GPS Tracking Service Comparison: RF versus Cellular

Common GPS vehicle tracking systems use “cellular” GSM/GPRS based transponders. Once the device calculates position from the GPS satellites the transponder transmits the position to the cellular GSM/GPRS network of receivers (cell towers) in the area.  At this point the GSM/GPRS system operator transports the data to your output device. Obviously the network operator charges a fee for this service, and is in control of your data as well.

GPS Tracking Comparison: Radio Versus Cellular GSM/GPRSRadio-based solutions are different in that the radio transponders transmit position over a mobile radio frequency, typically designated by a government administrative agency for your exclusive use.  A GSM/GPRS system is not used; instead the operator of the radio system installs one or more receivers in position(s) around the area to be tracked. One receiver – or more exact: the connected RF antenna – is capable of covering an area of typically 10-25 mile radius from its own position, although this range might vary depending upon how high in elevation the receiving antenna is, and what the local terrain is like.

As the radio operator owns both the GPS position transmitters as well as the receiver(s), the fleet may transmit positions very frequently without concern for any fees, and with extremely fast delivery of data; allowing for true real-time position updates which common cellular solutions do not provide (or charge high fees for).

Often radio users install just one receiver, and mount it high atop a building, antenna tower, or point of elevation to cover the tracking area. This area might be a city, an open pit mine or other remote area, or a fleet of boats where the group can be tracked by other boats in the fleet. Since the entire system operates independently from any GSM/GPRS network, radio modems can work anywhere GPS satellite lock can be acquired.  In fact, the entire system can be mobile and – in case of Raveon’s M7-GX series radios – any fleet member can receive GPS reports from other fleet members in radio range, even while all are moving at high speeds.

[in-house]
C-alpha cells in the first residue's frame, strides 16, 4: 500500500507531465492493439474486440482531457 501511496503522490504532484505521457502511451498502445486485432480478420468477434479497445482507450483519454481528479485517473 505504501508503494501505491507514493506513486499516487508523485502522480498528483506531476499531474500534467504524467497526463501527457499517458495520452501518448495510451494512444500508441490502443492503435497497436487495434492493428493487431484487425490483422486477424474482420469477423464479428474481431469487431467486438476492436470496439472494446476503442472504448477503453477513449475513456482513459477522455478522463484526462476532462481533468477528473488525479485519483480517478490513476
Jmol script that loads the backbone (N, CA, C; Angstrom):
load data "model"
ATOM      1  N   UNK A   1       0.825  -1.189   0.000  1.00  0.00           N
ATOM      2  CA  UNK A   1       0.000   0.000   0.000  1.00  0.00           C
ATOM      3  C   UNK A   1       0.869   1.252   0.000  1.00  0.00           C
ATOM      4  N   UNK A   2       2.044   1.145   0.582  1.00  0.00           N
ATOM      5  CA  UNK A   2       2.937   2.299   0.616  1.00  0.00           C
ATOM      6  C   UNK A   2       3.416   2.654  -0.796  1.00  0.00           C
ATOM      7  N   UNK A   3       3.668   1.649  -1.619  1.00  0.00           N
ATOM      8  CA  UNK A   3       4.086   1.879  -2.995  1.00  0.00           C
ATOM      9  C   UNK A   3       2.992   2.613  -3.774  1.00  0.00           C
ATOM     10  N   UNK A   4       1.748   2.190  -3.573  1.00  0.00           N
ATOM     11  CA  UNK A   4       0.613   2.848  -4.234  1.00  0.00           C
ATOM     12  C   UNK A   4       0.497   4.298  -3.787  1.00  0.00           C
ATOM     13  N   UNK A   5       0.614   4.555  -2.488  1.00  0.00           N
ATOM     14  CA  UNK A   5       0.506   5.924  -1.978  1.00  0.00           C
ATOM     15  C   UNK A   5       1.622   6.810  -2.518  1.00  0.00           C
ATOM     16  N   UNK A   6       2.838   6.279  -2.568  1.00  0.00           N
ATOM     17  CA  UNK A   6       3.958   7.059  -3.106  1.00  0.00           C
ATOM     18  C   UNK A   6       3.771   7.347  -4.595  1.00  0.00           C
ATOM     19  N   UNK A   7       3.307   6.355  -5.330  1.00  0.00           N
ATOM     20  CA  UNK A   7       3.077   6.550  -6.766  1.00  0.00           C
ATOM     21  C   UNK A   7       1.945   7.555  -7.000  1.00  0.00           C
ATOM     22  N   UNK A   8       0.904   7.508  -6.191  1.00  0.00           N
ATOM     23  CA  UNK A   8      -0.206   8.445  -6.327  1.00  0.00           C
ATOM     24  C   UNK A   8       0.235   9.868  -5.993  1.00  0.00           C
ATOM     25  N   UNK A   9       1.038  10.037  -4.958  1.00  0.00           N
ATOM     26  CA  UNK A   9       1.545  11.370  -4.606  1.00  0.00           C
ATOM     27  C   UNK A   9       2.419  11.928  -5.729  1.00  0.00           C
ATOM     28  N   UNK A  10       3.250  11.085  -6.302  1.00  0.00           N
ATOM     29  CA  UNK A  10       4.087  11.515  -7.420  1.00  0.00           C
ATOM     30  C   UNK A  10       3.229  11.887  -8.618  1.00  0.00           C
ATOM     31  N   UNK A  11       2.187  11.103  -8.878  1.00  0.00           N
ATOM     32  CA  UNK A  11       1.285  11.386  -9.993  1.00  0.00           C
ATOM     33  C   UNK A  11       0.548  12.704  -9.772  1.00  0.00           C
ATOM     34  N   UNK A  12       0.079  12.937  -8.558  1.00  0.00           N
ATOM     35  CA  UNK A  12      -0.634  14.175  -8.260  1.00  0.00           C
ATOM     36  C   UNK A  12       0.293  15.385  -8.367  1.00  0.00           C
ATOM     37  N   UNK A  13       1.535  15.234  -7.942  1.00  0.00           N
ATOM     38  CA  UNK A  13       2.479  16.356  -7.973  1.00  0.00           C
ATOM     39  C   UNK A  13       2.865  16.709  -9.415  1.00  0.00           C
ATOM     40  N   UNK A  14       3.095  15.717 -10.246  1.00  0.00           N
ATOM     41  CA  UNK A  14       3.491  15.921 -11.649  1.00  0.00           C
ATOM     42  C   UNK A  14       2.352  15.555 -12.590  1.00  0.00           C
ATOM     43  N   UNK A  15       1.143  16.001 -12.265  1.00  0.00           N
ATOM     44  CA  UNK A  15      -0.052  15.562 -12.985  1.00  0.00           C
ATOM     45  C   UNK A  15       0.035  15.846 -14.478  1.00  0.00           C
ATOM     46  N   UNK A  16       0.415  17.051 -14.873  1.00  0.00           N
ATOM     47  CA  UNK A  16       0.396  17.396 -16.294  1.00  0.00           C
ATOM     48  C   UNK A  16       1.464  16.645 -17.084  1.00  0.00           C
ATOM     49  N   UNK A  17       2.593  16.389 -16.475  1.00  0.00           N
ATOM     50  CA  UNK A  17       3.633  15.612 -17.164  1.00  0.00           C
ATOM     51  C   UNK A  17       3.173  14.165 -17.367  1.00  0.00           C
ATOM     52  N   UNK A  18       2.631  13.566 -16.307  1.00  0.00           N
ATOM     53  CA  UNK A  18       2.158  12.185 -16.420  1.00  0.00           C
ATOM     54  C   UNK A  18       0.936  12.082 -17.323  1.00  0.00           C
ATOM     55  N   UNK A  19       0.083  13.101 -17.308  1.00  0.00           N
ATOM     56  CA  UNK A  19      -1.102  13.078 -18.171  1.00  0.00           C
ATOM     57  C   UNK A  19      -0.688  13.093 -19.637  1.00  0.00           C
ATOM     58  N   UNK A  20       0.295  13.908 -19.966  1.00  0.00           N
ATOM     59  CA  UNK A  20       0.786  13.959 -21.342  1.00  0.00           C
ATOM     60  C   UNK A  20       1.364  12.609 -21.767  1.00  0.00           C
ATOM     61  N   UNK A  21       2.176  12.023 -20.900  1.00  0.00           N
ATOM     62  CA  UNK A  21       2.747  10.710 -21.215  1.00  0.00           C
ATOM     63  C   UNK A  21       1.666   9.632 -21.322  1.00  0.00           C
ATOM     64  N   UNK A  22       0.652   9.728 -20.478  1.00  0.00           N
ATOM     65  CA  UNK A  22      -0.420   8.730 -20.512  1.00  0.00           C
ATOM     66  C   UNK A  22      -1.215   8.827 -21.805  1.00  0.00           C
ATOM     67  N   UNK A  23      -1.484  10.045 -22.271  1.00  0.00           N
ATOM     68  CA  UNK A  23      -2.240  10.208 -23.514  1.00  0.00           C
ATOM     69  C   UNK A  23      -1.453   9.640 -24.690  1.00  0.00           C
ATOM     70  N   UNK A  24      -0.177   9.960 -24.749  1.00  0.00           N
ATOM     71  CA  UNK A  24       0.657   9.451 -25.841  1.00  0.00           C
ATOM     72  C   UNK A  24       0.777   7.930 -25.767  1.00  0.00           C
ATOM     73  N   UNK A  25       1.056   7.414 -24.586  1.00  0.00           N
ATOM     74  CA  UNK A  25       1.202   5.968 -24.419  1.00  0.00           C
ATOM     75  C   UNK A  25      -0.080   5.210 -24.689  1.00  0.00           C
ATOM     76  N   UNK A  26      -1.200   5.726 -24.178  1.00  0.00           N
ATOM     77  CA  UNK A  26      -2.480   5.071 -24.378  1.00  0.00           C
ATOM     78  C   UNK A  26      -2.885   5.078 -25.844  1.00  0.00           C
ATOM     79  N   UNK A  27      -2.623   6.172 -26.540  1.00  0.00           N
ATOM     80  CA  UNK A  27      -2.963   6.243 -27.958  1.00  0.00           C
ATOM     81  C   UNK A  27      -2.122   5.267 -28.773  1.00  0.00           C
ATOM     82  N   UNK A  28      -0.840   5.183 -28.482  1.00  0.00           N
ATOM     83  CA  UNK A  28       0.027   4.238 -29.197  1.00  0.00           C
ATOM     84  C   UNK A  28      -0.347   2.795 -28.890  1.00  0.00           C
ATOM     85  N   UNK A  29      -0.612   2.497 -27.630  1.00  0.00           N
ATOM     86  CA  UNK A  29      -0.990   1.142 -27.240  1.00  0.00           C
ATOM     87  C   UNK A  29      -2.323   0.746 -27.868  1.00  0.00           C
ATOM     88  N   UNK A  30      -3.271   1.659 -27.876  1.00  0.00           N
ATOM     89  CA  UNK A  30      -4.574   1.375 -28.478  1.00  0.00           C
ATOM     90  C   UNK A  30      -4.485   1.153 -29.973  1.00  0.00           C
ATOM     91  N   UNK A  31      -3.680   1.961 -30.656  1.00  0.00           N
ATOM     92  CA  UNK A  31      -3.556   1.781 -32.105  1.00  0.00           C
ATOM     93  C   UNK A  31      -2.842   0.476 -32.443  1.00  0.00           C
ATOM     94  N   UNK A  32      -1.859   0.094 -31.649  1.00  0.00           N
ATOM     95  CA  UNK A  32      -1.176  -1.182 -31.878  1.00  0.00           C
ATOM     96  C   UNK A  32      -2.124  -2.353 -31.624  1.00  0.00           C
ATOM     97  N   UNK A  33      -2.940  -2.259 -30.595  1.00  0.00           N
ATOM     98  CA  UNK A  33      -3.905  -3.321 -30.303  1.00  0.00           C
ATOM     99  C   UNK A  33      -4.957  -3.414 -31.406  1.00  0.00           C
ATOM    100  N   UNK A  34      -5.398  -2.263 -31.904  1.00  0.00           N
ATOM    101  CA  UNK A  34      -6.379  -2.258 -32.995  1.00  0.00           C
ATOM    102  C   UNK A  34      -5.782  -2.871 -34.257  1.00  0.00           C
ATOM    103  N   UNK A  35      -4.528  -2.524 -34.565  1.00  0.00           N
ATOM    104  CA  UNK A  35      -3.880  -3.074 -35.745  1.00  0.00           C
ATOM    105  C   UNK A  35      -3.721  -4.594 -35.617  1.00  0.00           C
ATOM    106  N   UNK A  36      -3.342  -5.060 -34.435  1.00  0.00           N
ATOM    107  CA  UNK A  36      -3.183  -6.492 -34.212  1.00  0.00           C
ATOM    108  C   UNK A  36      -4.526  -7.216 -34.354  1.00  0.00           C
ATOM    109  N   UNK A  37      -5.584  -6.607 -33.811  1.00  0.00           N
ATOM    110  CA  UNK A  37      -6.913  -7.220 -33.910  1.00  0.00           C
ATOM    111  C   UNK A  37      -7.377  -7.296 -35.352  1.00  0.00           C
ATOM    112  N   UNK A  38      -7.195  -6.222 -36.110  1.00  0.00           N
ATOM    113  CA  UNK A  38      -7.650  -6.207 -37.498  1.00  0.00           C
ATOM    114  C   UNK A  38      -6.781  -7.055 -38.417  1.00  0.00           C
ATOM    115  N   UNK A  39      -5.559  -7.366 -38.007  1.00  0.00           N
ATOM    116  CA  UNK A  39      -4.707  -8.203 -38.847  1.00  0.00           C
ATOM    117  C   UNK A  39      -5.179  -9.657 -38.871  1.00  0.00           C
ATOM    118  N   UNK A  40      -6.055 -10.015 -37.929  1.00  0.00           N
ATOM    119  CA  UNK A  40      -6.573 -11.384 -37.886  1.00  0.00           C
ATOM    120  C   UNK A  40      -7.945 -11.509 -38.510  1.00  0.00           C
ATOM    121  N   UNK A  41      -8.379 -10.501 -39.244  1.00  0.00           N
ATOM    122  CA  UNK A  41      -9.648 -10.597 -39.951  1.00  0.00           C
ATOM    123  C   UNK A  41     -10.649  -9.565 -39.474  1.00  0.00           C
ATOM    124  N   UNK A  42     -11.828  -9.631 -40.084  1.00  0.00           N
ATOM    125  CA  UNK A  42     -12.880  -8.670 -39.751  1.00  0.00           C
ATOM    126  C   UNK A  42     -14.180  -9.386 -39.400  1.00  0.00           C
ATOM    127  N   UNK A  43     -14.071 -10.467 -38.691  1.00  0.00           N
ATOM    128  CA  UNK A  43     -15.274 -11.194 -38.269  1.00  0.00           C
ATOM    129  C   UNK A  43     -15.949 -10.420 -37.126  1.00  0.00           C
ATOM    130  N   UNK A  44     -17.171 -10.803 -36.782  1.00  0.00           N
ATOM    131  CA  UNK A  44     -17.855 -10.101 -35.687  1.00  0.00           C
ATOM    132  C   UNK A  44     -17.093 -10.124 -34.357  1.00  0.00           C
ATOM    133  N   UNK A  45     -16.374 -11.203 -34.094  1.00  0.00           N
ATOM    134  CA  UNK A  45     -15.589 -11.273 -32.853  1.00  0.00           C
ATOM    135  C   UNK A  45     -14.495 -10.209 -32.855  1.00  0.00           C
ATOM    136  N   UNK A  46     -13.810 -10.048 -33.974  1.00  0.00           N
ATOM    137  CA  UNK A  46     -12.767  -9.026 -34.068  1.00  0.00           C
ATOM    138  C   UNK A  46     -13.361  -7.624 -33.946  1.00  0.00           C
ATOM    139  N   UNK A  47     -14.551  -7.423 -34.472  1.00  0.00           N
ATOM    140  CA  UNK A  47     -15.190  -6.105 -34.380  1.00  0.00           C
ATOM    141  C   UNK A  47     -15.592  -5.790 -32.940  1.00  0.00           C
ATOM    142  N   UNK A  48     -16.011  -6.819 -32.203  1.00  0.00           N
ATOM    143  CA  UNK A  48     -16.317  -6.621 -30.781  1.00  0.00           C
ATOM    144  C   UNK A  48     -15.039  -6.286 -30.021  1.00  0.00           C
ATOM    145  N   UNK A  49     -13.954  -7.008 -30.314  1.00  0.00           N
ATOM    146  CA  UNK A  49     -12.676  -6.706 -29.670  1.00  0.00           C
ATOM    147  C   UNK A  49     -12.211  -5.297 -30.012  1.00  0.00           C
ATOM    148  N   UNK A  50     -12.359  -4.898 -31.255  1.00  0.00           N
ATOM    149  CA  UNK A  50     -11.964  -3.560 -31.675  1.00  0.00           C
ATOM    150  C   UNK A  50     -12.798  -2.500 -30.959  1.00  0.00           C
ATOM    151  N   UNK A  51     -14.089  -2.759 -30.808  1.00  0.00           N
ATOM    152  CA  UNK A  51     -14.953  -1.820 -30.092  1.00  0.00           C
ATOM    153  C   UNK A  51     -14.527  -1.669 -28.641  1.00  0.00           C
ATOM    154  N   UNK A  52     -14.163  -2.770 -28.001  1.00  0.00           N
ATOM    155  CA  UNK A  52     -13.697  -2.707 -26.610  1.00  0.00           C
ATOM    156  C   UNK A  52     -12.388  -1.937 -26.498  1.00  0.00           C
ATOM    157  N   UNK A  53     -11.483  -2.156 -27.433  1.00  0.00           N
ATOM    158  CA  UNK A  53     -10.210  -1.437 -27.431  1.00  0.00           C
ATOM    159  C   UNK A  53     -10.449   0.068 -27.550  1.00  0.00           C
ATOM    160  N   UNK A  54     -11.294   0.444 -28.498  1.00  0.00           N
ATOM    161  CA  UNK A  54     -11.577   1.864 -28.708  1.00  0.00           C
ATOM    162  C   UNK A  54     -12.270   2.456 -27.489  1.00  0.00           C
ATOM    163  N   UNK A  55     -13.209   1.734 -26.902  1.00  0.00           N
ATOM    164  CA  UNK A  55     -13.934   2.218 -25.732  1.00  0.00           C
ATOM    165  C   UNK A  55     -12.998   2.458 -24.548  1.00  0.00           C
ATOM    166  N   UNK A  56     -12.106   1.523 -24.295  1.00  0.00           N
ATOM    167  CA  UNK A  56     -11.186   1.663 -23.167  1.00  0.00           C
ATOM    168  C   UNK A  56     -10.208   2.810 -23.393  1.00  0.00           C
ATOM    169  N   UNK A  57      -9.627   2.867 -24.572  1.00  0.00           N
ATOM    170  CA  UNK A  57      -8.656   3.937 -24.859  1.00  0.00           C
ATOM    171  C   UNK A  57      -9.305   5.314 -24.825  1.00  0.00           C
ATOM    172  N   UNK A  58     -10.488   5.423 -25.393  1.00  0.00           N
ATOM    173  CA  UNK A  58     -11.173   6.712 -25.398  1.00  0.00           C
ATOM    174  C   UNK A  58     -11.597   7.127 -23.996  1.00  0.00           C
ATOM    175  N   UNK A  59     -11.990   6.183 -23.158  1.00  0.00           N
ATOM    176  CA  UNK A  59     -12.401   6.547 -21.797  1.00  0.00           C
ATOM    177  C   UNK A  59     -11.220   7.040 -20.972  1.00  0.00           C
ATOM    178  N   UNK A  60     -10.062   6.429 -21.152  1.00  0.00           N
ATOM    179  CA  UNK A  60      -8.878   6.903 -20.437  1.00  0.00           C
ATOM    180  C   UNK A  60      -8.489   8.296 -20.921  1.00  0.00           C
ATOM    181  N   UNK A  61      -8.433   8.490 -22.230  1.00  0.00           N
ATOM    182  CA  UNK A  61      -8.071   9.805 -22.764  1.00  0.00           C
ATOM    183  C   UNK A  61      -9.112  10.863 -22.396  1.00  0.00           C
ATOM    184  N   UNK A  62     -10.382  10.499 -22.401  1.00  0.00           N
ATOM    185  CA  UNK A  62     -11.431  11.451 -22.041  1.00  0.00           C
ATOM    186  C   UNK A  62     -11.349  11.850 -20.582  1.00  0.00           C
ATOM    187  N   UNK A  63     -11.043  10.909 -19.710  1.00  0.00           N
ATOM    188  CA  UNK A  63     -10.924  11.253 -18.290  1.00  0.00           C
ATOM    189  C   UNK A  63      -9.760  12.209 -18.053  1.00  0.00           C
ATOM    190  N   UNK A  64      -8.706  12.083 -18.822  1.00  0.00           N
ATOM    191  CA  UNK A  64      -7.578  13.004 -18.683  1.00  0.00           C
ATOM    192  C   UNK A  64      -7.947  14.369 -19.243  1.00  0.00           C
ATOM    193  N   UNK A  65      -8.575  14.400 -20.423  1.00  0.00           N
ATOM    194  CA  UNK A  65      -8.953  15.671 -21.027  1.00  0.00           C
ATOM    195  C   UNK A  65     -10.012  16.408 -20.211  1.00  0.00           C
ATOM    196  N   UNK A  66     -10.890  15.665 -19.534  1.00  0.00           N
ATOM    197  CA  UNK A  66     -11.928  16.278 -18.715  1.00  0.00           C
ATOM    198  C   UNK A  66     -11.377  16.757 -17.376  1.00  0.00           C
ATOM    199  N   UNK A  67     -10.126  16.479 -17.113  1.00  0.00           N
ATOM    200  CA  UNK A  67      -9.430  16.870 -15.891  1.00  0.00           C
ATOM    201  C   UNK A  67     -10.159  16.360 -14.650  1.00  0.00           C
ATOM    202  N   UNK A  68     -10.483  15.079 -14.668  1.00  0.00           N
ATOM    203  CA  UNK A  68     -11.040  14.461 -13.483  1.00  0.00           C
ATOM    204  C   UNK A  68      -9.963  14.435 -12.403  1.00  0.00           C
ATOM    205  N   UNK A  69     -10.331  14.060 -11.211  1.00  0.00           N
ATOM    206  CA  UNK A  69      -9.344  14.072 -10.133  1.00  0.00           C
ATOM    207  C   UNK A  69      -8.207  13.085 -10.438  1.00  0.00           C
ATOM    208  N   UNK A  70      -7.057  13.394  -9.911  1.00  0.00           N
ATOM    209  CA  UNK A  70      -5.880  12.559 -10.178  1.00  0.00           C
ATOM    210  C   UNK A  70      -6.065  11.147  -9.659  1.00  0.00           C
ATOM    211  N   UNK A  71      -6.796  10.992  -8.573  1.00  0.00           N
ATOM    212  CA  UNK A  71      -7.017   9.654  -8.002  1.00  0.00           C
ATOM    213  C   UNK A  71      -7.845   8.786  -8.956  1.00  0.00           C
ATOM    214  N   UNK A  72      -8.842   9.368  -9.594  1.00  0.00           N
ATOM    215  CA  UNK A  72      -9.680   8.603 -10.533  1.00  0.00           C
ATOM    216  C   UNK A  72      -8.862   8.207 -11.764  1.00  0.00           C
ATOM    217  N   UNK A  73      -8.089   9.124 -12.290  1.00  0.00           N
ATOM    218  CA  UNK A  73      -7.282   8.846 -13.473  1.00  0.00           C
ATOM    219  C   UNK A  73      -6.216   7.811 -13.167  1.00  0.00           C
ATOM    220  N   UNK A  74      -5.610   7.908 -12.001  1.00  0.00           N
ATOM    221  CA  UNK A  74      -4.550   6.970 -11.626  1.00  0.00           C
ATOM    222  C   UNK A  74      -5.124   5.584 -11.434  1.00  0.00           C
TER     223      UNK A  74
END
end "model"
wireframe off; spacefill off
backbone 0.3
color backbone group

If a larger area of coverage is needed, or the tracking headquarter is not at a good location for area reception, a single radio repeater may be established at a preferred location where the repeater then wirelessly relays the transmissions it receives to the central tracking location. If the area of coverage is very large, then multiple receivers may be installed and connected together as well as to a central location via an IP backbone, which can include either a private network or the public internet.  The determination of the proper receiver layout is based principally upon the area the system must cover for effective fleet tracking, as well as the local terrain.

Primarily the decision to install a radio-based tracking solution versus a common cellular system comes down to the area of tracking coverage required and the size of the fleet involved. Even the area of coverage required is vast, requiring a large number of receivers, and the fleet itself is small, and the cost per vehicle may become prohibitive.  In these cases the operator must rely on a pre-installed network of GSM/GPRS system receivers owned and operated by another entity and pay their monthly fees. If GSM/GPRS service coverage is poor then an expensive communications satellite relay may be a considered alternative.

See this complete comparison of RF versus GSM/GPRS “cellular” vehicle tracking systems.